The Respondent also alleges that Mr. Pirker used spotters, coordinated with the hospital heliport, and took unspecified “other measures” to ensure the absence of other aircraft during the alleged flight. Id. at He makes these claims without affidavits or other admissible evidence of any kind to support what he is trying to argue. To the extent the Respondent is requesting the Board to consider these, and other, factual assertions, the Respondent’s motion is more properly characterized as one for summary judgment. See C.F.R. §821.17(d). As such, the law judge must view the evidence in the motion “in the light most favorable to the nonmoving party.” See, e.g.,
Administrator v. Gibbs, NTSB Order No. EA5638
(2012) (citing United States v. Diebold, Inc.,369 U.S. 654, 655 (1962)). As the Respondent has submitted no admissible evidence of any kind in support of his motion, when construing the facts in the light most favorable to the Administrator, the Complaint is legally sufficient and the Respondent’s motion to dismiss should be denied.
I. The Complaint is not deficient on its face.
In a motion to dismiss, the allegations of the Complaint must be accepted as true. See Cruz v.
Beto. 405 U.S. 319 (1972). “The issue is not whether a plaintiff will ultimately prevail but whether the claimant is entitled to offer evidence to support the claims.” Scheuer v. Rhodes, 416 U.S. 232 (1974), overruled on other grounds by Davis v. Scherer. 468 U.S. 183 (1984). A Complainant should be given the benefit of every reasonable inference to be drawn from the “wellpleaded” allegations of. the Complaint. See Retail Clerks Intern. Ass’n. Local 1625, AFLCIO v. Schermerhorn. 373 U.S. 746, 754 (1963); see also Arar v. Ashcroft, 585 F.3d 559, 567 (2d Cir. 2009). “A claim has facial plausibility when the plaintiff pleads factual content that allows the court to draw the reasonable inference that the defendant is liable for the misconduct alleged.” Ashcroft v. Iqbal. 556 U.S. 662, 678 (2009).
The Complaint clearly references the single regulation allegedly violated, 14 C.F.R. § 91.13,
and places the Respondent on adequate notice of the conduct at issue. The Complaint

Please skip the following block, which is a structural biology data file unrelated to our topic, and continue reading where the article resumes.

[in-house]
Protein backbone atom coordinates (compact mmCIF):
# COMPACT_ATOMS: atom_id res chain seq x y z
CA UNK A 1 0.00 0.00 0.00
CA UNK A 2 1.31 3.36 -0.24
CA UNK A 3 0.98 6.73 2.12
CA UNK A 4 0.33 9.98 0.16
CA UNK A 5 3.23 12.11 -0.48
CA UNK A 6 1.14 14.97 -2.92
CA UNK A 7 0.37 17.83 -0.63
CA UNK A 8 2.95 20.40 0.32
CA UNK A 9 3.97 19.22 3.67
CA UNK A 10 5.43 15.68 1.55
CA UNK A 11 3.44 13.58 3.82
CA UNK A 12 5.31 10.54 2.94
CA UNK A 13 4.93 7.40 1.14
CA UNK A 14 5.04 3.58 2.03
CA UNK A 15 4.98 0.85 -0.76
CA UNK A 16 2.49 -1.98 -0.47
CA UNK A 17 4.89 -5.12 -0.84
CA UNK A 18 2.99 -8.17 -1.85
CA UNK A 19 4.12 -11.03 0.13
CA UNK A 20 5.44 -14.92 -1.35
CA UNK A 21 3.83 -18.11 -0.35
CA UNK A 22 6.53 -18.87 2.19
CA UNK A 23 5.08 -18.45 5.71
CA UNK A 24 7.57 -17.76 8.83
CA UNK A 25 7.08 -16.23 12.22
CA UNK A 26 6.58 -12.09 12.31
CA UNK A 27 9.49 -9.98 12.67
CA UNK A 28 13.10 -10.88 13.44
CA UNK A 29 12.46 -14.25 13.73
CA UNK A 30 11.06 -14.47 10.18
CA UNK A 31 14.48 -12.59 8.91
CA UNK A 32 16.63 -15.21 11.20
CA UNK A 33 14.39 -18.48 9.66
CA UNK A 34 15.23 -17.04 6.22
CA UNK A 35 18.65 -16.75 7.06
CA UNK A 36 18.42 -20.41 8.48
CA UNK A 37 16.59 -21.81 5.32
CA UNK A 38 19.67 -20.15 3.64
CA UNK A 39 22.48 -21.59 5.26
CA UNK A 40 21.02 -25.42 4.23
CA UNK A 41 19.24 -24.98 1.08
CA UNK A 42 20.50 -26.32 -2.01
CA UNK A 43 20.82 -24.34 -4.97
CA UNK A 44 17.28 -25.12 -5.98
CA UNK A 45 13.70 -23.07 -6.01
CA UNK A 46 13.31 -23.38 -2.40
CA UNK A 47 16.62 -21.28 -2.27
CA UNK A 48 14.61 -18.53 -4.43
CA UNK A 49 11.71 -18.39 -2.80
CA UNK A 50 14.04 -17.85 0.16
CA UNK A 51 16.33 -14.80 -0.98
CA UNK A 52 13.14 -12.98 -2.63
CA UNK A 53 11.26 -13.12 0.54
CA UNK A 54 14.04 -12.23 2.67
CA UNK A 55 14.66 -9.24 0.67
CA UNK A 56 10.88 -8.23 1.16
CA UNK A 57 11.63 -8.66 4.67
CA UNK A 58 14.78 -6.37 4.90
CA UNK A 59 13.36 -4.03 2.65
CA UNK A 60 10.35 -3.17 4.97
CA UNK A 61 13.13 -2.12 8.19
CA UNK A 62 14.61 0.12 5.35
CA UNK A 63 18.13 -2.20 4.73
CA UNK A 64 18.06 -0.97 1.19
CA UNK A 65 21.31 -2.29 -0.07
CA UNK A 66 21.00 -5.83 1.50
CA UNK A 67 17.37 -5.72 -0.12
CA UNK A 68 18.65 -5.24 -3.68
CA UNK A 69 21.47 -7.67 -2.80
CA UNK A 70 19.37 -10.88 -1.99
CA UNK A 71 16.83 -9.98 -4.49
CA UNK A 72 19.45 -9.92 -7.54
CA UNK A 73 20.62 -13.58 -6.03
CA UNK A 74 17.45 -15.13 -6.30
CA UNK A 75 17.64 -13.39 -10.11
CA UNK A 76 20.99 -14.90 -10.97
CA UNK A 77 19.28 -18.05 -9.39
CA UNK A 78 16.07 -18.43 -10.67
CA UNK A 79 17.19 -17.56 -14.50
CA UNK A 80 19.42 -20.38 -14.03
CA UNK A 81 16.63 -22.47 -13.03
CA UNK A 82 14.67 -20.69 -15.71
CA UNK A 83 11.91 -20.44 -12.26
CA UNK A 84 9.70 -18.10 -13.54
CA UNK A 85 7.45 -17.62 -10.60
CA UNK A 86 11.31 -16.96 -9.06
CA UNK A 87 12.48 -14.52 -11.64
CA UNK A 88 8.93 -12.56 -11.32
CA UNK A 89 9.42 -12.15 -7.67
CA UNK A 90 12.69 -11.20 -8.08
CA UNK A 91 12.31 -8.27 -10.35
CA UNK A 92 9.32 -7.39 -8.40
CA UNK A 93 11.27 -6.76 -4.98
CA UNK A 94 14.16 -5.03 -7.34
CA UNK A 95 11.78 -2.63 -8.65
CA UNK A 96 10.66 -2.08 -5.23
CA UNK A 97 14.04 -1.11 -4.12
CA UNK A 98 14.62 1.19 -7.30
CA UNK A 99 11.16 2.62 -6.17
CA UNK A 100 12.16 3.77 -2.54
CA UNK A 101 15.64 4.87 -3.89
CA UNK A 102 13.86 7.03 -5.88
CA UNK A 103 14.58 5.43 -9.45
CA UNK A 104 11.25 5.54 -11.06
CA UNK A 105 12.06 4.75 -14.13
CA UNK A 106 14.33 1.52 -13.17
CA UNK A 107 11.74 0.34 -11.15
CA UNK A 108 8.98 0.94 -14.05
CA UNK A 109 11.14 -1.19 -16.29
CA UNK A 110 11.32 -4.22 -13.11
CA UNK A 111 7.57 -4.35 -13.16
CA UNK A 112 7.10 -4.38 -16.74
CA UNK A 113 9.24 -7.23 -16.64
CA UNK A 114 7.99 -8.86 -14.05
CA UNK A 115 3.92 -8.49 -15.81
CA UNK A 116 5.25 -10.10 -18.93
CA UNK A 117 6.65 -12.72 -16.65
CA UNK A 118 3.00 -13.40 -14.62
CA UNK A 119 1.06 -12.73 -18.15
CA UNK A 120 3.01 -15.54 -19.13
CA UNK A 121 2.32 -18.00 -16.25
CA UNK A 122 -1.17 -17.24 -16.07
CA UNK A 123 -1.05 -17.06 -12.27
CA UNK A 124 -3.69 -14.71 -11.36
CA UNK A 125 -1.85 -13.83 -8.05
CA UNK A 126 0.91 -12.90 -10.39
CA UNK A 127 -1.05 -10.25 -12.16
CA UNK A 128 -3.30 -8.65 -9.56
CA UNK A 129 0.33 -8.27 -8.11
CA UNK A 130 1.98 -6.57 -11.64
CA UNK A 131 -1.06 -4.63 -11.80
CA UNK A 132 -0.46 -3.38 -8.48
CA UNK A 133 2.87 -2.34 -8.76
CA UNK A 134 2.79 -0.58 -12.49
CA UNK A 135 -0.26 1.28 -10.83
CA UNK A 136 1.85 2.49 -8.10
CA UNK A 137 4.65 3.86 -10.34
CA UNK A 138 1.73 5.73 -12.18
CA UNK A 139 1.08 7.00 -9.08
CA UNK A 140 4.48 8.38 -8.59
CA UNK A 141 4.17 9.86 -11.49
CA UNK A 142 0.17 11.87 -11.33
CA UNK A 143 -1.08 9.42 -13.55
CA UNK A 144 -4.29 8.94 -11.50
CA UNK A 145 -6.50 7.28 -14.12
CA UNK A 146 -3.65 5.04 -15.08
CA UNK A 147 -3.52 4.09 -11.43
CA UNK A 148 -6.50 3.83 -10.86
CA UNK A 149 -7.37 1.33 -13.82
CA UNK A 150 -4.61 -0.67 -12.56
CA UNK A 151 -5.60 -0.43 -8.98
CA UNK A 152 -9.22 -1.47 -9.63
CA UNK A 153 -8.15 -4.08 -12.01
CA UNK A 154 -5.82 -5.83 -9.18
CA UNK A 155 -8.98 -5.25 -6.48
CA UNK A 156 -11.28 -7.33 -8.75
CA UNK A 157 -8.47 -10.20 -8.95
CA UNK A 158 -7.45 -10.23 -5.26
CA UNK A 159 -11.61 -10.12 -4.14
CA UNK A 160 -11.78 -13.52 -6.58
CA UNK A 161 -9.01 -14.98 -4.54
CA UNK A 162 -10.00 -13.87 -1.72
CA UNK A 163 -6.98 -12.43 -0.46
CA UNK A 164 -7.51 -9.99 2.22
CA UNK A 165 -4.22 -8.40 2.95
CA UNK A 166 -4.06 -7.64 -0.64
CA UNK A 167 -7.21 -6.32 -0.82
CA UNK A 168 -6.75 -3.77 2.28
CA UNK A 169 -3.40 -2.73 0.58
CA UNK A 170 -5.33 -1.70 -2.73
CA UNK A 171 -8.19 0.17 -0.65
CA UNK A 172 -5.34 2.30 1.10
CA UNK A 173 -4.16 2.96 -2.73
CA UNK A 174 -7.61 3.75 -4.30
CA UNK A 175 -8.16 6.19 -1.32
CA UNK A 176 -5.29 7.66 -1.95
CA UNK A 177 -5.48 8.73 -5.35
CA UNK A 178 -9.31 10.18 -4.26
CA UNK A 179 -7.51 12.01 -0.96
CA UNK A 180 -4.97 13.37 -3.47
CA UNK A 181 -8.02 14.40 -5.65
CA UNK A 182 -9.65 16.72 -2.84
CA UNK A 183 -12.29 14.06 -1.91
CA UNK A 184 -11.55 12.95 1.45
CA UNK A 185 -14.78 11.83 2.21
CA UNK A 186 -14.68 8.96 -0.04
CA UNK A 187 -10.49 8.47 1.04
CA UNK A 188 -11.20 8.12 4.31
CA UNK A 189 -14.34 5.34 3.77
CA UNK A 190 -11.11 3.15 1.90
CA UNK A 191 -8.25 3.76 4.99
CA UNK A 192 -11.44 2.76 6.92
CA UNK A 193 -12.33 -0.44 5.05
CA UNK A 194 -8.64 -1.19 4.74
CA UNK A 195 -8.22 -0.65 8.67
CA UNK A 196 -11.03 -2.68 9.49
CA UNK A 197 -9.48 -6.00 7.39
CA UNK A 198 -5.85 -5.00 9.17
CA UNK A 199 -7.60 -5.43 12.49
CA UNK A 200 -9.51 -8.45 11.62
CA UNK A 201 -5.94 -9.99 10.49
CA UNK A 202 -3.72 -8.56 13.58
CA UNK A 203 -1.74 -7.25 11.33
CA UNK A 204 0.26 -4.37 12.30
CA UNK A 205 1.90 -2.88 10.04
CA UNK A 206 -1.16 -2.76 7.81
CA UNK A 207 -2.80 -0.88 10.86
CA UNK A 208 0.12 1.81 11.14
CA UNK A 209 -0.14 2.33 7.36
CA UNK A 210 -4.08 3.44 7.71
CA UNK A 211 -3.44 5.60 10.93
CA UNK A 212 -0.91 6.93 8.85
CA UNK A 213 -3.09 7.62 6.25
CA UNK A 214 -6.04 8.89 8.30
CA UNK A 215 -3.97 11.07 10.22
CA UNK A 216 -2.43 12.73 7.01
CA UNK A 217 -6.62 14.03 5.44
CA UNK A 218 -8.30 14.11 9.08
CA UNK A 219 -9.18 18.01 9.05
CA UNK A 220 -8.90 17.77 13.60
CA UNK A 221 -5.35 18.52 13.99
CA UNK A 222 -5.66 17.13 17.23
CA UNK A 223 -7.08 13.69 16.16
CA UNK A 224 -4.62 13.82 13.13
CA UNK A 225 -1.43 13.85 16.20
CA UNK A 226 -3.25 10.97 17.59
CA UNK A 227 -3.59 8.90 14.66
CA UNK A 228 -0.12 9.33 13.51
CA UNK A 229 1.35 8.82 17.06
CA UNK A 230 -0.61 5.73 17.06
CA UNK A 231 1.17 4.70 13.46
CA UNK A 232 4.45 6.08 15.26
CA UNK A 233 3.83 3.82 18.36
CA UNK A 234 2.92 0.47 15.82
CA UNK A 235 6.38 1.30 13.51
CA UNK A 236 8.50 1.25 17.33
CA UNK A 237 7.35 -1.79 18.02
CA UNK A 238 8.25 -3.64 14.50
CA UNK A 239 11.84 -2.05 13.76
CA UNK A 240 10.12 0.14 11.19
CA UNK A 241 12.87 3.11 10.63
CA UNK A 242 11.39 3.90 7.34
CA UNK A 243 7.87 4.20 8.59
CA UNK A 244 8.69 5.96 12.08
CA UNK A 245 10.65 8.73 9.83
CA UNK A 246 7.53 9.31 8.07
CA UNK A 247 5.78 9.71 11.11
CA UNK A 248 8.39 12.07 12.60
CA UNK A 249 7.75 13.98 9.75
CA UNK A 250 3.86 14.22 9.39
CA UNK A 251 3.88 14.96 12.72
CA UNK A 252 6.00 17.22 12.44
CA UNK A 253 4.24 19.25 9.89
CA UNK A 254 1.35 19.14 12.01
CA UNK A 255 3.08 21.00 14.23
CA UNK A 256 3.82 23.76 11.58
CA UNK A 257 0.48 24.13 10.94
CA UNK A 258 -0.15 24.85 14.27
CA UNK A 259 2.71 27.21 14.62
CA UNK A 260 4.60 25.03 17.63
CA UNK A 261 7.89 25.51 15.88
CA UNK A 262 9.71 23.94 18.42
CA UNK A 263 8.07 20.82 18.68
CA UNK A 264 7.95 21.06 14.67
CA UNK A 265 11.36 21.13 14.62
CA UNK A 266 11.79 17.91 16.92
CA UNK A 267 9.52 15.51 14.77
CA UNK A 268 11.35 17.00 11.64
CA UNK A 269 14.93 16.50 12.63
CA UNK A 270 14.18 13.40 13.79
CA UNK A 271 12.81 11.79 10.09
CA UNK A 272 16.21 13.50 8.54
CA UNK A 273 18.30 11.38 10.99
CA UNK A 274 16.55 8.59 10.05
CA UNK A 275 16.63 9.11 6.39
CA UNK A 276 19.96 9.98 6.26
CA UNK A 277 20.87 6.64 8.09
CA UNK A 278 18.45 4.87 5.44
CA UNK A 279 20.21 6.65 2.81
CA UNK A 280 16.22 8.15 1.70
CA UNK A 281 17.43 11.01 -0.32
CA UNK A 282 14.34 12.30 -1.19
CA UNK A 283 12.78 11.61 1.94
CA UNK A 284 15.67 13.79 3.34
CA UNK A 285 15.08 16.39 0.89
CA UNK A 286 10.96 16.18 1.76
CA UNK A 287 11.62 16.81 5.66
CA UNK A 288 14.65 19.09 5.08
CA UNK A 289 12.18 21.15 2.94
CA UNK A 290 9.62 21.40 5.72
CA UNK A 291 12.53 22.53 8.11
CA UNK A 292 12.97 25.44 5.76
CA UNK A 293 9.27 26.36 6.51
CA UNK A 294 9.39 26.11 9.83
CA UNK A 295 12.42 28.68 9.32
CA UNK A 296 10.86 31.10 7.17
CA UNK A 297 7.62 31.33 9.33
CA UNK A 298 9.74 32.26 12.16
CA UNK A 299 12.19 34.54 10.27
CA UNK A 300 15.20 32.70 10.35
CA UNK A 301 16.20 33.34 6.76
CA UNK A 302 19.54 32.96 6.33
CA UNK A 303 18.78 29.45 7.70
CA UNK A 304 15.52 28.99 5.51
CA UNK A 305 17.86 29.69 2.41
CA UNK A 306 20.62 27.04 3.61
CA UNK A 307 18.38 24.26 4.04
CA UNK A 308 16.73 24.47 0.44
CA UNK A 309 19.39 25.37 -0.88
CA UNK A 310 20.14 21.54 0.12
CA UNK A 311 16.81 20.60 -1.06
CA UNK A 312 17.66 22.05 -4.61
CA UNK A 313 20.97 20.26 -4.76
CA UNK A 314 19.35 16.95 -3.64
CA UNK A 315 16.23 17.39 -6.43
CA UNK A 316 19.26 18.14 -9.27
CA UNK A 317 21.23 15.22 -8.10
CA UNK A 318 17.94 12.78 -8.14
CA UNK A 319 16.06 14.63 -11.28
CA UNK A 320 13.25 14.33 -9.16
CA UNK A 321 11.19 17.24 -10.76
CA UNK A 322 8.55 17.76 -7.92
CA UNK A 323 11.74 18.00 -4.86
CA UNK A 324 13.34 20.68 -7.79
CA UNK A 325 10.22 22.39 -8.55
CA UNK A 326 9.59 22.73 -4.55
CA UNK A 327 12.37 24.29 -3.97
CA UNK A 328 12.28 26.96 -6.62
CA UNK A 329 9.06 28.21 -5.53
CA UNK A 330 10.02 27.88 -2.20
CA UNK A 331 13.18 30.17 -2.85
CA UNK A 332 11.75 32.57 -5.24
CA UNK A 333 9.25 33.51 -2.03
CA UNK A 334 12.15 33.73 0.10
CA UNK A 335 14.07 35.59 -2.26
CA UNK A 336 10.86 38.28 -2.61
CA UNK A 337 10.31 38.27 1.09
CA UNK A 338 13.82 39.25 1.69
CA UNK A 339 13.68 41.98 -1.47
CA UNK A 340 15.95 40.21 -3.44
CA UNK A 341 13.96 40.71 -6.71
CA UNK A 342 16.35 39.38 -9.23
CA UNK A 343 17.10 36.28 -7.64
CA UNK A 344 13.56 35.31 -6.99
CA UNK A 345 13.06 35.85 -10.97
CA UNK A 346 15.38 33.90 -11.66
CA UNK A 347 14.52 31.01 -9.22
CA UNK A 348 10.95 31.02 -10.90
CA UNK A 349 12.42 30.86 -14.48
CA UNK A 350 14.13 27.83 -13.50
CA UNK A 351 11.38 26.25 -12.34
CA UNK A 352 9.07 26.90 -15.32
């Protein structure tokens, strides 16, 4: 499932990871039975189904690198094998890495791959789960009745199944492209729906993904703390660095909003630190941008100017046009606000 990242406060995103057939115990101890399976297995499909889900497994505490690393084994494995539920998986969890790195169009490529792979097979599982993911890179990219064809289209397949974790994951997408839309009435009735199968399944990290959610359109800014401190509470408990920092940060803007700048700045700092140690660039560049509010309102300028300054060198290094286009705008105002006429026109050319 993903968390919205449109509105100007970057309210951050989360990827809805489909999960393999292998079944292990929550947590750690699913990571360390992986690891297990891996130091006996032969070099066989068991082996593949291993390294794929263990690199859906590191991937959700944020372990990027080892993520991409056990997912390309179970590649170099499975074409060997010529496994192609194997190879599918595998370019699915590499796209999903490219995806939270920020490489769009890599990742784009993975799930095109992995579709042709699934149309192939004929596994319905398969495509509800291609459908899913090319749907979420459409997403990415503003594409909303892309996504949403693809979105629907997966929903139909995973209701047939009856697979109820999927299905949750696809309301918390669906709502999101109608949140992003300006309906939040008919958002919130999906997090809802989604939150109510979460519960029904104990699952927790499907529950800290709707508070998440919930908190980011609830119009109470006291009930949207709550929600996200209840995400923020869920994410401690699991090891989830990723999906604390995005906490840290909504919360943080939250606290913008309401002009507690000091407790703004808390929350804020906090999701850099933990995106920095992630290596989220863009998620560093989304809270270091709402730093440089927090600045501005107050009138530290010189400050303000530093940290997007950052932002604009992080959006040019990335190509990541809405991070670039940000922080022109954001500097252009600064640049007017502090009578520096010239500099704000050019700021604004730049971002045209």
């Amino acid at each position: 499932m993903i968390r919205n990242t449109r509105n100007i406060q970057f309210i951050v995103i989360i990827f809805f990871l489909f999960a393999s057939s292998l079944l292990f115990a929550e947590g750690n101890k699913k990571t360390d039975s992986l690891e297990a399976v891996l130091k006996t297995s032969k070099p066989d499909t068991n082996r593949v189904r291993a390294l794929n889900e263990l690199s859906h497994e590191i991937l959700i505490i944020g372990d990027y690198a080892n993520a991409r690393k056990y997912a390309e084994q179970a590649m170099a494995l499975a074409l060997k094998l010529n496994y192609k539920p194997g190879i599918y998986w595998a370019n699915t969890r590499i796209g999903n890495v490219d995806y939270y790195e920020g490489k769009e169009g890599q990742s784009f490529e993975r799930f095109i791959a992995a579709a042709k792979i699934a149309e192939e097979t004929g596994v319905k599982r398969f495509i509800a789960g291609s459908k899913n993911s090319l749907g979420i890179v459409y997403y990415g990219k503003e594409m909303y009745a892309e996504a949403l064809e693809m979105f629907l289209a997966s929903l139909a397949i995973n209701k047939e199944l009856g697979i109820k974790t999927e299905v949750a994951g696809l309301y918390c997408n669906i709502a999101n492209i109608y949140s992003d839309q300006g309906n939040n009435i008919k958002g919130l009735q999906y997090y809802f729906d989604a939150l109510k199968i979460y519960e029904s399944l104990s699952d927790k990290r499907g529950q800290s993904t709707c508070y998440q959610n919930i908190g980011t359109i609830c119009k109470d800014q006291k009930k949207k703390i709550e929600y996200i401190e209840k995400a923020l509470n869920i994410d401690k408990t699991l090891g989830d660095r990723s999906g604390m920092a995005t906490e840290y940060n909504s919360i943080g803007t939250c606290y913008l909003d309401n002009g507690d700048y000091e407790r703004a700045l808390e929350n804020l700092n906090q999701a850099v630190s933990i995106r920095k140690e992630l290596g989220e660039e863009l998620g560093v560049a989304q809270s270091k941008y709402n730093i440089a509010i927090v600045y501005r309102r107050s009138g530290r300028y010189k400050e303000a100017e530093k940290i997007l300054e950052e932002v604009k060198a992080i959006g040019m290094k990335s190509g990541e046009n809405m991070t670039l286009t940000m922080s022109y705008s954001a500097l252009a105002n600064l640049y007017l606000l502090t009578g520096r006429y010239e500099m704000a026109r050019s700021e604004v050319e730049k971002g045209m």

unambiguously states the time, location, and activities that contributed to the alleged violation. No evidence or documentation of any kind outside of the Complaint itself must be considered to fully grasp the nature or scope of the allegations.
Furthermore, the Respondent’s assertion that the FAA lacks jurisdiction over the operation of
aircraft below the “navigable airspace” is incorrect. See Resp’t’s Mot. at 10. 49 U.S.C.4 § 40103(b)(1) states that “[t]he Administrator of the Federal Aviation Administration shall develop plans and policy for the use of the navigable airspace and assign by regulation or order the use of the airspace necessary to ensure the safety of aircraft and the efficient use of airspace.” Id. (emphasis added). As the legislative history of the Federal Aviation Act of 1958 demonstrates, Congress proposed to “give the Administrator authority to regulate the use of all airspace over the United States by both civil and military aircraft. . . .” United States v. Christenson, 419 F.2d 1401, 1404 (9th Cir. 1969) (citing 1958 U.S. Code Cong. & Admin. News, p. 3745) (emphasis added). . Additionally, 49 U.S.C. § 40103(b)(2) states that the Administrator shall prescribe regulations on the flight of aircraft for “navigating, protecting, and identifying aircraft” and “protecting individuals on the ground.” Id. See also City of Burbank v. Lockheed Air Terminal Inc., 411 U.S. 624, 63839(1973).